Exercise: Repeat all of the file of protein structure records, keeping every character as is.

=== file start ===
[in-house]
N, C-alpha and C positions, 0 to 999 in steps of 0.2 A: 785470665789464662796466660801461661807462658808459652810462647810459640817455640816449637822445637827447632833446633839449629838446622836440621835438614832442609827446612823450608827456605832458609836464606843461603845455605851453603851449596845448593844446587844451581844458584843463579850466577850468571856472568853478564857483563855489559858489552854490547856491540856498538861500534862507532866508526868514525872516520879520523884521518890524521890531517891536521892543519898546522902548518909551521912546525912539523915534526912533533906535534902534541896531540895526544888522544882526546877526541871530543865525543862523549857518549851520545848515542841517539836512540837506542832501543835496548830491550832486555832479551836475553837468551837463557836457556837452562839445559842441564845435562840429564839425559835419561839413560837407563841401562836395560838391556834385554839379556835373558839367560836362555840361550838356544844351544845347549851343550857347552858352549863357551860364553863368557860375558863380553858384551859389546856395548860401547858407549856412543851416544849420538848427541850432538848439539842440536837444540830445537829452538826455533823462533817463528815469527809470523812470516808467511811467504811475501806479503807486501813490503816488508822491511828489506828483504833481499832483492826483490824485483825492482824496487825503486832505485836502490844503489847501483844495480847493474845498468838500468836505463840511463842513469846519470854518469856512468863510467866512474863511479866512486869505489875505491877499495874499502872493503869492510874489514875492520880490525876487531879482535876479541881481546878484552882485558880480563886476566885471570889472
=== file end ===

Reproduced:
[in-house]
N, C-alpha and C positions, 0 to 999 in steps of 0.2 A: 785470665789464662796466660801461661807462658808459652810462647810459640817455640816449637822445637827447632833446633839449629838446622836440621835438614832442609827446612823450608827456605832458609836464606843461603845455605851453603851449596845448593844446587844451581844458584843463579850466577850468571856472568853478564857483563855489559858489552854490547856491540856498538861500534862507532866508526868514525872516520879520523884521518890524521890531517891536521892543519898546522902548518909551521912546525912539523915534526912533533906535534902534541896531540895526544888522544882526546877526541871530543865525543862523549857518549851520545848515542841517539836512540837506542832501543835496548830491550832486555832479551836475553837468551837463557836457556837452562839445559842441564845435562840429564839425559835419561839413560837407563841401562836395560838391556834385554839379556835373558839367560836362555840361550838356544844351544845347549851343550857347552858352549863357551860364553863368557860375558863380553858384551859389546856395548860401547858407549856412543851416544849420538848427541850432538848439539842440536837444540830445537829452538826455533823462533817463528815469527809470523812470516808467511811467504811475501806479503807486501813490503816488508822491511828489506828483504833481499832483492826483490824485483825492482824496487825503486832505485836502490844503489847501483844495480847493474845498468838500468836505463840511463842513469846519470854518469856512468863510467866512474863511479866512486869505489875505491877499495874499502872493503869492510874489514875492520880490525876487531879482535876479541881481546878484552882485558880480563886476566885471570889472